1. The appellant is a decree-holder who is seeking to execute a decree obtained by him on July 19, 1921, in Suit No. 236 of 1921 in the Court of the First Class Subordinate Judge, Bijapur, against defendants Nos. 1 and 2. It was a decree for money and was passed in terms of an award. It made the decretal amount payable by instalments and directed that in default of payment of two instalments the whole amount should become recoverable at once. Two defaults in the payment of instalments were committed so that the whole amount became payable on May 1, 1923. Thereafter five darkhasts have been filed, the present one being the fifth, darkhast No. 333 of 1939 filed on May 29, 1939. The previous darkhasts were as under ;
Darkhast No. 106 of 1924 filed on March 10, 1924, and disposed of on June 26, 1928;
Darkhast No. 375 of i929 filed on August 7, 1929, and disposed of on June 26, 1931;
Darkhast No. 753 of 1931 filed on November 26, 1931, and disposed of on April 10, 1934; and
Darkhast No. 490 of 1934 filed on July 11, 1934, and disposed of on Jan. 19, 1939.
When the present darkhast was filed the question arose whether it was time-barred under Section 48 of the Civil Procedure Code, limitation having begun to run from May 1, 1923. The decree-holder submitted a statement purporting to show that he was entitled to exclude certain periods. Those periods he classified under four heads, two of which have now been relied on by the learned advocate for the appellant. The first comprises 'a period of about two and a half years, being the aggregate of the periods during which the first darkhast was wholly or partially stayed by the Muddebihal Court and the Court of the Joint Subordinate Judge at Bijapur. It is contended that these periods must be excluded when calculating the period of limitation under Section 15 of the Indian Limitation Act, 1908, the provisions of which would apply, as held in Ramgopat Bhutada v. Sidram Aunayya? The second item is another period of about two years during which the fourth darkhast No. 490 of 1934, was pending before the Collector. It is contended that under sub-paragraphs (1) and (3) of para. 11 of Schedule III of the Civil Procedure Code this period also must be excluded. The learned trial Judge has held against the decree-holder on both these points.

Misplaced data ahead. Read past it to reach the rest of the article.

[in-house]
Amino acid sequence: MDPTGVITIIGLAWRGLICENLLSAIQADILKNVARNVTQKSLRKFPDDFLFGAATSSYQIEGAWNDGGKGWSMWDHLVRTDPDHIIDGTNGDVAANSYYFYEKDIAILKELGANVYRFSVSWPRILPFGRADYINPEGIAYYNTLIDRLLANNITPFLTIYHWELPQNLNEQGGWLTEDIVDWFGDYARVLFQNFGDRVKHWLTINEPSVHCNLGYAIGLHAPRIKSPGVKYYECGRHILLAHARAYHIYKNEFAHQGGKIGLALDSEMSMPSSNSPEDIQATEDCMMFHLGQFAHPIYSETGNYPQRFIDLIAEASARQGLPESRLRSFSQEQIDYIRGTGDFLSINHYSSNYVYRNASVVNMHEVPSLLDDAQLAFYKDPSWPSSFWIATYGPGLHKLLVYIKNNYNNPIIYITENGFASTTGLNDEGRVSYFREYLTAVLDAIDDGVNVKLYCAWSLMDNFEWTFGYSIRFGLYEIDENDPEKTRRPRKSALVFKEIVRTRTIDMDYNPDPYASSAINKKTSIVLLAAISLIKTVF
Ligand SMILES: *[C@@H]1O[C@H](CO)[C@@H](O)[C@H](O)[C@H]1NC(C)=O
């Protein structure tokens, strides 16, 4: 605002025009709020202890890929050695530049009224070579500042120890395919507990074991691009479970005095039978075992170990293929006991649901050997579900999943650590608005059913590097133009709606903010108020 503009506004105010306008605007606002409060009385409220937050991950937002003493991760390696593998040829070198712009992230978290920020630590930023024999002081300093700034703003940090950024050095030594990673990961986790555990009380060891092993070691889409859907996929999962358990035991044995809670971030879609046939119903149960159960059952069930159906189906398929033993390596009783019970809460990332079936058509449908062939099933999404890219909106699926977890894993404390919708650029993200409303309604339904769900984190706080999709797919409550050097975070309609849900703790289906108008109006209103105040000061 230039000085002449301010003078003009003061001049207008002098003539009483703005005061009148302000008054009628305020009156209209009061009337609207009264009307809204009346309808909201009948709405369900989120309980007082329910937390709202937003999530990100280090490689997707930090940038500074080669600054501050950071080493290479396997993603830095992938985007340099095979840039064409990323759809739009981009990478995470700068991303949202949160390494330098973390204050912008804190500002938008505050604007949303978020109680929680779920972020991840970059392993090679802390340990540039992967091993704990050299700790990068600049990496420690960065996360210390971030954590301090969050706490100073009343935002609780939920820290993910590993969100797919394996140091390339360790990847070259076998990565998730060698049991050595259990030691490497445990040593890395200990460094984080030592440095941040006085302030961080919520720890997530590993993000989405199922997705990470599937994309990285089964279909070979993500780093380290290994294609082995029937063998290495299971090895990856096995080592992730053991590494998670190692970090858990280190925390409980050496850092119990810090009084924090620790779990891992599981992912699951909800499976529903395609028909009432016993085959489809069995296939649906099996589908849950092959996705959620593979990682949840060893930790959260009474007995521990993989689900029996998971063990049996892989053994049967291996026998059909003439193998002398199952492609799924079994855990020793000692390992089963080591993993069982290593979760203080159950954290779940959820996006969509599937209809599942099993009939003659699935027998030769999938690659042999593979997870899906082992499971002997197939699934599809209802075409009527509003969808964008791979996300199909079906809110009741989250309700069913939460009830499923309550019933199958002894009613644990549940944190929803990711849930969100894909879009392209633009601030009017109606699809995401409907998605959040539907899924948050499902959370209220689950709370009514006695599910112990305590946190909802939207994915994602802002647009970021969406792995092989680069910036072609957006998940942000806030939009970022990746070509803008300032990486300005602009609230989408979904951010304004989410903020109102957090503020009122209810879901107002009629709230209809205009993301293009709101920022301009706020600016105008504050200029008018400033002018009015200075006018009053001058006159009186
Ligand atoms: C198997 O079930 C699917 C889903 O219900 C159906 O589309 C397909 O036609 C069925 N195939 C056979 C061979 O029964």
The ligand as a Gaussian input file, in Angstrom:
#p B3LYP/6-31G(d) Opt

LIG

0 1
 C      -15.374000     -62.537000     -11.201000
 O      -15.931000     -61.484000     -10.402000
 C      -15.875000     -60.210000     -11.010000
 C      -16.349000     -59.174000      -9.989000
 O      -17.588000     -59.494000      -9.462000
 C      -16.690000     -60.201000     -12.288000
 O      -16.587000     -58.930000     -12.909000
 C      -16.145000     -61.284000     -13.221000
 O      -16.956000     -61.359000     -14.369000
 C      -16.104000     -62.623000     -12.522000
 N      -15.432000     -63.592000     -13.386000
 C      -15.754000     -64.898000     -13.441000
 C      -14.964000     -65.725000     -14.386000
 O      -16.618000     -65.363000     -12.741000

2. The darkhast was filed on May 29, 1939, and as the period of twelve years from May 1, 1923, was over on April 30, 1935, the decree-holder has to show that an aggregate period of four years and one month should be excluded from calculation. If, therefore, he succeeds in proving that he is entitled to two and a half years under one head and to two years under another head of his statement, exhibit 38, the present darkhast will be within time. In Ramgopal Bhutada v. Sidram Aunayya(1942) 45 Bom. L.R. 234 it was held that the provisions of Section 48 of the Code are controlled by Section 15 of the Act, which provides that in computing the period of limitation prescribed for any suit or application for the execution of a decree, the institution or execution of which has been stayed by injunction or order, the time of the continuance of the injunction or order shall be excluded. During the pendency of the darkhast No. 106 of 1924 there was an order of the Muddebihal Court made in civil suit No. 88 of 1925 staying execution, the order being passed on March 23, 1925, and finally withdrawn on March 19, 1926. Again, during the pendency of the same darkhast there was an order of the Bijapur Coast in civil suit No. 227 of 1925 staying execution to the extent of four-fifths of the property. That order appears to have been made at the instance of the sons of the first judgment-debtor. Again, during the pendency of the same darkhast there was an order made in civil suit No. 423 of 1926 staying execution to the extent of three-fifths of the property. That suit was also brought by certain sons of the first judgment-debtor. The period of the stay under the order in civil suit No. 227 of 1925 was from March 22, 1925, to December 5, 1926, i.e. a period of one year, eight months and twelve days, and the period of the stay under the last order above mentioned was from March 15, 1927, to January 31, 1928, a period of ten months and sixteen days. It is, however, contended on behalf of the respondents that of the three orders of stay the last two stayed not the whole of the pending execution but stayed it only to a limited extent, viz. to the extent of four-fifths of the property in one case and three-fifths of the property in the other, and that, therefore, it could not be said that in these cases the execution was stayed, that is, wholly stayed, which is what is meant by the expression ' execution of which has been stayed by injunction or order ' in Section 15 of the Indian Limitation Act.